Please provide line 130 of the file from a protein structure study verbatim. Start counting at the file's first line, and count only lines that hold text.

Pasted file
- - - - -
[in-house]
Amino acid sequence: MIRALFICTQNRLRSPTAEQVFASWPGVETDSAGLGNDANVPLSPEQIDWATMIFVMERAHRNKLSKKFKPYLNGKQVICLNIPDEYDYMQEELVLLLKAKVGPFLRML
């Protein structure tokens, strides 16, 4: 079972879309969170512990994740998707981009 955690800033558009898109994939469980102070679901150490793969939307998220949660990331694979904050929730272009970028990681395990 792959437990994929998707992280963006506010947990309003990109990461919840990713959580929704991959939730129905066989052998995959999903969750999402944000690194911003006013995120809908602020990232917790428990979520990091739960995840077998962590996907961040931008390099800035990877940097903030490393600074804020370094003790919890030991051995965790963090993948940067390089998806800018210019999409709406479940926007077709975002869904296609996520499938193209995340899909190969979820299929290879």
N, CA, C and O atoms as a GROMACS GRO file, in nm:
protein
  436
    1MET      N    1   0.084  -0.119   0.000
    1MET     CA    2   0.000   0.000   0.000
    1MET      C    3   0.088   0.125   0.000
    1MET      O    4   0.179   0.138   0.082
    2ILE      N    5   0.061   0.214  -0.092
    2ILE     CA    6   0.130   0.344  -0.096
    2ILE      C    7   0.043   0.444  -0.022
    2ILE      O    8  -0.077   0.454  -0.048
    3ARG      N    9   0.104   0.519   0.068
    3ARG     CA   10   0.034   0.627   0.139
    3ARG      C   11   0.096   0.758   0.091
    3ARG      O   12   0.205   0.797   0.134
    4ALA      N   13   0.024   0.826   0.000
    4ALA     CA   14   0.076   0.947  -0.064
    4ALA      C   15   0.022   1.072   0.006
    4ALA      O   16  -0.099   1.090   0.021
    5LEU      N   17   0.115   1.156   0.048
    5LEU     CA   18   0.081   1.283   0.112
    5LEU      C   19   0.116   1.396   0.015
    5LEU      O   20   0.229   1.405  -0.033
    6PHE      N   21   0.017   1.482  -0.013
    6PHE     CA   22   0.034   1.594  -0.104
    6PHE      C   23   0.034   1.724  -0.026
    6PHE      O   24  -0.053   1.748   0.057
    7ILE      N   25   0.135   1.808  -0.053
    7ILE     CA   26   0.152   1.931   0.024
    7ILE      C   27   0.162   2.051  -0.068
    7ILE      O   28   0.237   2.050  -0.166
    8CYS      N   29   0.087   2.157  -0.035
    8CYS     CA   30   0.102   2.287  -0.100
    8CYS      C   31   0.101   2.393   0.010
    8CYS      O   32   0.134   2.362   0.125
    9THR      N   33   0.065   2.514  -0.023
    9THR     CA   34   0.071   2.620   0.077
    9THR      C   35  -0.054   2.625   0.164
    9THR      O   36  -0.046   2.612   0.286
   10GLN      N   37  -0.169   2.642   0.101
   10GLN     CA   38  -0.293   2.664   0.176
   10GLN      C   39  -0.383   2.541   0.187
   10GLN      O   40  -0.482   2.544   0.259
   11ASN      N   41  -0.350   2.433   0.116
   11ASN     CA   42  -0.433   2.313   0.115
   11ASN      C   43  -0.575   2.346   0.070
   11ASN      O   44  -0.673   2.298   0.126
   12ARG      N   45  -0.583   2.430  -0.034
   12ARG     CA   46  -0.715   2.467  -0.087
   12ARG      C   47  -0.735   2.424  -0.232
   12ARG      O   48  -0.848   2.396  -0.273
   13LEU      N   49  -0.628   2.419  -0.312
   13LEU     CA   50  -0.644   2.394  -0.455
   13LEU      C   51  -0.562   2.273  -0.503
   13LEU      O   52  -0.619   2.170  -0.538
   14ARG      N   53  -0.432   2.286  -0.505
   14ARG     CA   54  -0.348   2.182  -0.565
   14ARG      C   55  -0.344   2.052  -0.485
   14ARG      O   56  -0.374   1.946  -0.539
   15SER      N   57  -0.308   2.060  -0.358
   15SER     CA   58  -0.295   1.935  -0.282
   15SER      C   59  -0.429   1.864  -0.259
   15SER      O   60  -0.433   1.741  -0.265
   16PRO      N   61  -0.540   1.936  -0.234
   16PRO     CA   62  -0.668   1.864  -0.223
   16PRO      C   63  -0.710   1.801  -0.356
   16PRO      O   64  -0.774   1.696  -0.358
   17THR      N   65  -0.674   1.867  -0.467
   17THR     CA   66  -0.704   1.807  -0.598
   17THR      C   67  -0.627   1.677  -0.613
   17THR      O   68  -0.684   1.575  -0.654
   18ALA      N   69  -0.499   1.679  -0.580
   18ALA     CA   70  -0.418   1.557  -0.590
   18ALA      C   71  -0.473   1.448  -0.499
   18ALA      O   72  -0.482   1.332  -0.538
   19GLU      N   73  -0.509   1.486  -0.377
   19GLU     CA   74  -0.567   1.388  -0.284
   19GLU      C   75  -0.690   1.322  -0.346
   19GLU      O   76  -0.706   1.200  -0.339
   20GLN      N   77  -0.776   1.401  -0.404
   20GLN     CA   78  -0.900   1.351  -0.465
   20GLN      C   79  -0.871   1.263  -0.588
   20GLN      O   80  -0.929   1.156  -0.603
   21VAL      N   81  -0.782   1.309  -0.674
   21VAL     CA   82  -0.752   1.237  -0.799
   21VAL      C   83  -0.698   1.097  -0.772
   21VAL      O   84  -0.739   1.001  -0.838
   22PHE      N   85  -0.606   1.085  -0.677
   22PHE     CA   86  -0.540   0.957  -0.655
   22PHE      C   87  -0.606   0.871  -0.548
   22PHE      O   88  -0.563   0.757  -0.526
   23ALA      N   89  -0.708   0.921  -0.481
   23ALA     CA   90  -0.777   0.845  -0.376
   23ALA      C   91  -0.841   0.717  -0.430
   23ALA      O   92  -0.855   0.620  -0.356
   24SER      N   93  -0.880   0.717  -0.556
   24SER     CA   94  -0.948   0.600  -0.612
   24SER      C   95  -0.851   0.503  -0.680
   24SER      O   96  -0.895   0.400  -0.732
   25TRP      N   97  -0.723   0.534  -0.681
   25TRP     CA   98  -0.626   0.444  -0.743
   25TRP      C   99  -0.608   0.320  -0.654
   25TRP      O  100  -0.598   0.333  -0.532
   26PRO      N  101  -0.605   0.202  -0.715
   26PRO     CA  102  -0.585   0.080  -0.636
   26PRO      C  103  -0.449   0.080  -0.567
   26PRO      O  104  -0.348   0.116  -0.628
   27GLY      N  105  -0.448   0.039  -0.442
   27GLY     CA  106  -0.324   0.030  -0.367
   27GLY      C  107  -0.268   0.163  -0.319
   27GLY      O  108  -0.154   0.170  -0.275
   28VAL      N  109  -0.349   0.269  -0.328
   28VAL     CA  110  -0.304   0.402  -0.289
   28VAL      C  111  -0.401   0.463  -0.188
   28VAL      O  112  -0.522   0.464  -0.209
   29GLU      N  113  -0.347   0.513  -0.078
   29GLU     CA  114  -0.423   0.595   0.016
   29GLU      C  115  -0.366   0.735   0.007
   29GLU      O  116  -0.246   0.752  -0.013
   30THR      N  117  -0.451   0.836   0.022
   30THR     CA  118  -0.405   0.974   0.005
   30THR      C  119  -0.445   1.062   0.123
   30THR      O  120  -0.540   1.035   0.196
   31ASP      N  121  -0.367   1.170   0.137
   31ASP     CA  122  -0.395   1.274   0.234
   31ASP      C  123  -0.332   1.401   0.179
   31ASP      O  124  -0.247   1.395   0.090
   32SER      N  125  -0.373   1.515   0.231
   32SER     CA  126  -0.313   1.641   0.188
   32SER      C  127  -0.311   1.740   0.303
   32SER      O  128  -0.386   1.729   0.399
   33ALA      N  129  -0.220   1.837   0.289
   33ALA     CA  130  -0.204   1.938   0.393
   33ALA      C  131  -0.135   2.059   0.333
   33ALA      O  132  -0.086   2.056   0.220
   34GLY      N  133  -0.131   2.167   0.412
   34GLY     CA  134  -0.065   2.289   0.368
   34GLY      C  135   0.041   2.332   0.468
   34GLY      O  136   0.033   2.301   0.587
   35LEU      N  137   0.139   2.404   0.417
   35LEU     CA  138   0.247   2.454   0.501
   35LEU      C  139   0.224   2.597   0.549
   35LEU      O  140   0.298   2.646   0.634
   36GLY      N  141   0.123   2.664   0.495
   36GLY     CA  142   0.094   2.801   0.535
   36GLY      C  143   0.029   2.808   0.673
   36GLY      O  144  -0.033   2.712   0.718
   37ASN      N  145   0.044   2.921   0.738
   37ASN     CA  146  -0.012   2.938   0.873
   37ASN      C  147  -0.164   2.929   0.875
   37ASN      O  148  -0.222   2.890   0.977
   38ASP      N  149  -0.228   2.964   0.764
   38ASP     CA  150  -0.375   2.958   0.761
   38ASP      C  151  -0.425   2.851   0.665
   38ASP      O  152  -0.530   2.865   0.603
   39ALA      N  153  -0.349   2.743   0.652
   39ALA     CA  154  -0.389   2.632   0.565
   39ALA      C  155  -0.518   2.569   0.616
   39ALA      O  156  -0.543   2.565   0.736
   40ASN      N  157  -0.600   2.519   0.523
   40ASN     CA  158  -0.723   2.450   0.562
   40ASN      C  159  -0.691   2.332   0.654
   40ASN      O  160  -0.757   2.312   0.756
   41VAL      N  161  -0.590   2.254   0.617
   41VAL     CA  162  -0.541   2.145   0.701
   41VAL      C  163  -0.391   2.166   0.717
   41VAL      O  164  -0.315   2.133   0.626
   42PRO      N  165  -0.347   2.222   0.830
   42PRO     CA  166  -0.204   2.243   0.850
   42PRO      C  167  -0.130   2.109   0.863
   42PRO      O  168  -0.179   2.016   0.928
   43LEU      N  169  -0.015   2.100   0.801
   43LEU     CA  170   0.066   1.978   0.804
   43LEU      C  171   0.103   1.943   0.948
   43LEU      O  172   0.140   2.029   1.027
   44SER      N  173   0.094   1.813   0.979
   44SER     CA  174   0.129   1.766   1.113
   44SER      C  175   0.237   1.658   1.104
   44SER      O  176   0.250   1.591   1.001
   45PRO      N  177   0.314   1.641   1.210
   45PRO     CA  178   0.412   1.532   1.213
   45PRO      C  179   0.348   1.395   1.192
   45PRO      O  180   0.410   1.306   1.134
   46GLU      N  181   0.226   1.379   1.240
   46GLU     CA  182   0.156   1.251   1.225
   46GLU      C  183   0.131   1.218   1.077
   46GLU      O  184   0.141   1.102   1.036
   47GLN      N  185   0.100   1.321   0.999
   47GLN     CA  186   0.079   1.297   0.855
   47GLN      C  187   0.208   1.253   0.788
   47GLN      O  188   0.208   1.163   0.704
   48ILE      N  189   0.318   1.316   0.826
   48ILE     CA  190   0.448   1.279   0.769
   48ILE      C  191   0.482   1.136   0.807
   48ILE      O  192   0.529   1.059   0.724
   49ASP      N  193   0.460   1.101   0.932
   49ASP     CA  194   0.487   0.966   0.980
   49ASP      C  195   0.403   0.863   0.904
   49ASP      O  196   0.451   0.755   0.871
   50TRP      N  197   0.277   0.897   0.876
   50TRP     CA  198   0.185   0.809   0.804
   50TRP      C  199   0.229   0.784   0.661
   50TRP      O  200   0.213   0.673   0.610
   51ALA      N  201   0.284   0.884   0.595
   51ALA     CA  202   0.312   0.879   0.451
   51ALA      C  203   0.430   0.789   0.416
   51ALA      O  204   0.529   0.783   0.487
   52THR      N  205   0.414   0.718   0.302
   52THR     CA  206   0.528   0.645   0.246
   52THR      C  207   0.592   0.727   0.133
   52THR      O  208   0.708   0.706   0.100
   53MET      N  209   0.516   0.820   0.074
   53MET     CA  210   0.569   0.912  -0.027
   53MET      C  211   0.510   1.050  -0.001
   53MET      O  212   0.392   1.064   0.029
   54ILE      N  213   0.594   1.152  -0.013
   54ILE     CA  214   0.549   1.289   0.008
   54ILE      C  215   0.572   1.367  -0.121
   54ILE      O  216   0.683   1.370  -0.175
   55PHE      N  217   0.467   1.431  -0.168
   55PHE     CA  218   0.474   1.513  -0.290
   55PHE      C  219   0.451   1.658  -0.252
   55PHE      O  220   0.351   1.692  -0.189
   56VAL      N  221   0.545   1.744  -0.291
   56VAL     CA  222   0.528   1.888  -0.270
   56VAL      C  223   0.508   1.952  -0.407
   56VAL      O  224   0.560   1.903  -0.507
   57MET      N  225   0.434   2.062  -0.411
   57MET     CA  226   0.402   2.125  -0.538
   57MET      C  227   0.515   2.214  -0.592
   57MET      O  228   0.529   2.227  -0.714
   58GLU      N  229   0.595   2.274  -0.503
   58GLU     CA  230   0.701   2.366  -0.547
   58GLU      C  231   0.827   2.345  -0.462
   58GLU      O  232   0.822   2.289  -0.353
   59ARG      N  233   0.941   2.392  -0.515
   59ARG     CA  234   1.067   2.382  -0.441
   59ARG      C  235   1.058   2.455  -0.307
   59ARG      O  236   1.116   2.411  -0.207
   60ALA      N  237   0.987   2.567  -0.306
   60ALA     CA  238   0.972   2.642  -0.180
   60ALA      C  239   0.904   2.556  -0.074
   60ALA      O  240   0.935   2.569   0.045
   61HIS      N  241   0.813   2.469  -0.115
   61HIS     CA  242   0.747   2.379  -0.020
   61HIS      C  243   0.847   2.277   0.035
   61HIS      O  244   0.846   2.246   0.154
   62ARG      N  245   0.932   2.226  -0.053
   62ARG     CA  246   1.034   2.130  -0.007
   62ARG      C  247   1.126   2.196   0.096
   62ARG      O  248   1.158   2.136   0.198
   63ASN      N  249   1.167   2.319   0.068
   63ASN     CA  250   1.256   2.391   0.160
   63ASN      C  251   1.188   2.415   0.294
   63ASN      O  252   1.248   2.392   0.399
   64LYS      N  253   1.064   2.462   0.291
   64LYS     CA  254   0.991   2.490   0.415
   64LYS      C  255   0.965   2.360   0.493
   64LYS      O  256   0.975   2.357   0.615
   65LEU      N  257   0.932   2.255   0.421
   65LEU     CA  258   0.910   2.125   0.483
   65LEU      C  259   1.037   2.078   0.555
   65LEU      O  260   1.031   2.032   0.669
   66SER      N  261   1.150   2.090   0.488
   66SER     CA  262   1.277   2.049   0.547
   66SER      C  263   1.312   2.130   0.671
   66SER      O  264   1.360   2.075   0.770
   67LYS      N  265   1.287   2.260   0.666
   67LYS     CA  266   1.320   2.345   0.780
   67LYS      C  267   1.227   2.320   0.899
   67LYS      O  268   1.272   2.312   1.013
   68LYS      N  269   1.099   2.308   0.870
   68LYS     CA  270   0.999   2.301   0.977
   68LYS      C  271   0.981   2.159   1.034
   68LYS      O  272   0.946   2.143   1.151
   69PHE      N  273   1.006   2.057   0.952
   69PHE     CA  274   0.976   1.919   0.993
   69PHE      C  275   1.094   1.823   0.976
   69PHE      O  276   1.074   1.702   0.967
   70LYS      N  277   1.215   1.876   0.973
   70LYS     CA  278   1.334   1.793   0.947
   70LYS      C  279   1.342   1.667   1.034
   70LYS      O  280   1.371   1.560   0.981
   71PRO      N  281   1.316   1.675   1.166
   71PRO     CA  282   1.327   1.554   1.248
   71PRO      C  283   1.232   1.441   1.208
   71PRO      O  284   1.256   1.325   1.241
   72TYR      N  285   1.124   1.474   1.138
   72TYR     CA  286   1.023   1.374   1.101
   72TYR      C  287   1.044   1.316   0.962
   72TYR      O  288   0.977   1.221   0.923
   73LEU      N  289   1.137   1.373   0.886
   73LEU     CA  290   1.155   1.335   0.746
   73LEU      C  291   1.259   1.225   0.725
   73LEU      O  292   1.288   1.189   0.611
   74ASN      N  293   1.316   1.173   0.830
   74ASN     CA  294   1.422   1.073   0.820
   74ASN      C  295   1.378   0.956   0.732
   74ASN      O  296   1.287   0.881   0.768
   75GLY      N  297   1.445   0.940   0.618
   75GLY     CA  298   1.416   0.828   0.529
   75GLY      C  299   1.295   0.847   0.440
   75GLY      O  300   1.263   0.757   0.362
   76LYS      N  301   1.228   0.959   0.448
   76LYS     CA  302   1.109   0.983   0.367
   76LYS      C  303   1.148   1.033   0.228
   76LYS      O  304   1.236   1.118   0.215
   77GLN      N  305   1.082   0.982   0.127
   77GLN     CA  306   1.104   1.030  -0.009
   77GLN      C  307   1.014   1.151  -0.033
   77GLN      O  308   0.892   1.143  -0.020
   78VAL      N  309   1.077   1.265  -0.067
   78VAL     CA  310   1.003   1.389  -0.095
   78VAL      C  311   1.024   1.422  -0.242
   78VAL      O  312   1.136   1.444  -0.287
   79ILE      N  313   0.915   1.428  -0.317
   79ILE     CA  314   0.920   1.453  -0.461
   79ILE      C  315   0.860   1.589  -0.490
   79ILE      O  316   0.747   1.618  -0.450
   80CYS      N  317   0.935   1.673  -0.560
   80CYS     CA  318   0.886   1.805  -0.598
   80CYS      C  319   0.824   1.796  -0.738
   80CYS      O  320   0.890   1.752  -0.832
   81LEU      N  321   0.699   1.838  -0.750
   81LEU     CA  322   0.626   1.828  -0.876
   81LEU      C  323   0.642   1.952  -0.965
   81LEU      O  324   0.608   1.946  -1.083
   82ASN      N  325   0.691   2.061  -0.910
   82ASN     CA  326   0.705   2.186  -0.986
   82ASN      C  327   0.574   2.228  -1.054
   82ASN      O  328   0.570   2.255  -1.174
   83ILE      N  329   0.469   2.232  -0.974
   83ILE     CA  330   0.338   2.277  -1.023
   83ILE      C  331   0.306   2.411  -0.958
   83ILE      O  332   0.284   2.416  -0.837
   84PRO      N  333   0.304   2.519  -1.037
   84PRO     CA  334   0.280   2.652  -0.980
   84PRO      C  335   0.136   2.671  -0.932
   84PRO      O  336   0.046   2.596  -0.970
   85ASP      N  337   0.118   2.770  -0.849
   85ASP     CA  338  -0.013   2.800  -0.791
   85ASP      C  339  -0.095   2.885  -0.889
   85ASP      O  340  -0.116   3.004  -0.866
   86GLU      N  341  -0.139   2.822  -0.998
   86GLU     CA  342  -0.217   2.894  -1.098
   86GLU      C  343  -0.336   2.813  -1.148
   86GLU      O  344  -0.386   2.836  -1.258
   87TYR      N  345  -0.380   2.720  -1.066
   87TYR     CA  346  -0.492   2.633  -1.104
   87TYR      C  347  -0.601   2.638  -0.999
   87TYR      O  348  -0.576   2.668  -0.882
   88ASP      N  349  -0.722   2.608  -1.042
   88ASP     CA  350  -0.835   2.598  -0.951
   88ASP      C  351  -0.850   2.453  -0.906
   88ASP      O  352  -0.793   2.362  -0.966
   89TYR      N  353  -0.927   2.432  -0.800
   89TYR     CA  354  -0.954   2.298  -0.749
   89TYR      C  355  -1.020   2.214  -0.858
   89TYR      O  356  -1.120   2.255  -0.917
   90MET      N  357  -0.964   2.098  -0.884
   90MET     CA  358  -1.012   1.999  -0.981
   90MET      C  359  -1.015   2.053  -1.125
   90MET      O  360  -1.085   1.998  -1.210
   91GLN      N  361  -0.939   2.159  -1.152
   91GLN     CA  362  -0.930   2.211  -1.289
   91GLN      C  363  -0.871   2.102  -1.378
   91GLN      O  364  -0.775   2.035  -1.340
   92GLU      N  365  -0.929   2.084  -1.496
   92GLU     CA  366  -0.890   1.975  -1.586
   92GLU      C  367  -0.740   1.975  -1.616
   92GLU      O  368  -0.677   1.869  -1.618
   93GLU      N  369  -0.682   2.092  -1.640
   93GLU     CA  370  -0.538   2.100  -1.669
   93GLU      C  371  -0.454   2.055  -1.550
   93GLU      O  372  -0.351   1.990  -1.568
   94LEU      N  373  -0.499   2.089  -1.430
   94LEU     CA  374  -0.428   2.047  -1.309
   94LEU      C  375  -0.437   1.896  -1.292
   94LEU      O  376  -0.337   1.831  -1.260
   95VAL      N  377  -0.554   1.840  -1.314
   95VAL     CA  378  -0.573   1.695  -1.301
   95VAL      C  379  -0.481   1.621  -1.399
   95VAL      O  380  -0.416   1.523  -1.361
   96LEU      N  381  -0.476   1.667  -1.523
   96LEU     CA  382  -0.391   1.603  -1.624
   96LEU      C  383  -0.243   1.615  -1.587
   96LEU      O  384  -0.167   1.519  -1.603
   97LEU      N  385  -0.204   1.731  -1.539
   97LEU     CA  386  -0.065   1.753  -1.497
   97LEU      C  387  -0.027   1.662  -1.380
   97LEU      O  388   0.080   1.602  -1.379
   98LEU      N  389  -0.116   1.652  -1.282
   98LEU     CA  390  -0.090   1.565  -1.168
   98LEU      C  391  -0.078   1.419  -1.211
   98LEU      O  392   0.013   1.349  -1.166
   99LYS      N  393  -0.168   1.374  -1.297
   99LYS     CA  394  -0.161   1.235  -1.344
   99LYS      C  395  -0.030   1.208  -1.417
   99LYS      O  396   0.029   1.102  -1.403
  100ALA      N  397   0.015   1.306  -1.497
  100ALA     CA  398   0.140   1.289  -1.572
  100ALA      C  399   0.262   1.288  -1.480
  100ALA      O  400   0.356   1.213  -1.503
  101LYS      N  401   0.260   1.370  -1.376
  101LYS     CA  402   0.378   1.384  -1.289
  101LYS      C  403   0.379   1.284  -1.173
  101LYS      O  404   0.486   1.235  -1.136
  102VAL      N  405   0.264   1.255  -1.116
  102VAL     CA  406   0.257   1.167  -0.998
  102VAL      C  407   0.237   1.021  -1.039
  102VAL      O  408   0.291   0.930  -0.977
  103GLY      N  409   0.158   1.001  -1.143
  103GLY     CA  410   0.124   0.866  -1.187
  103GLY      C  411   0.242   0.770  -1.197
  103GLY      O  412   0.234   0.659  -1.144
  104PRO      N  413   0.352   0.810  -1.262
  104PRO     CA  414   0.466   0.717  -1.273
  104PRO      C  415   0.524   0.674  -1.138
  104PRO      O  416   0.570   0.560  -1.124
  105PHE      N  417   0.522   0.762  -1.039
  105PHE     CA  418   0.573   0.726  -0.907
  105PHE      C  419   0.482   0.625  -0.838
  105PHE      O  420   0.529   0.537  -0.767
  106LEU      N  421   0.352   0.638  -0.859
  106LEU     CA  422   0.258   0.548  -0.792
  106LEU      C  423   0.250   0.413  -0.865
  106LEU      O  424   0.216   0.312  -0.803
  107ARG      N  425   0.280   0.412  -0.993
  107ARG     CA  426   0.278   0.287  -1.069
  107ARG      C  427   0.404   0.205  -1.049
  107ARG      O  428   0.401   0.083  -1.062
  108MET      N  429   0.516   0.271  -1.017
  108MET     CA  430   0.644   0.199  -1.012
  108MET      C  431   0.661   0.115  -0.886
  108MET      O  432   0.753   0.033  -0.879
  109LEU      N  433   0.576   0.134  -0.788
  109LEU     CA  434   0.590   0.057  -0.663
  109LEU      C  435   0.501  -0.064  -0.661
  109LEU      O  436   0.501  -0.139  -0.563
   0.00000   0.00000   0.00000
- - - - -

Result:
   31ASP      O  124  -0.247   1.395   0.090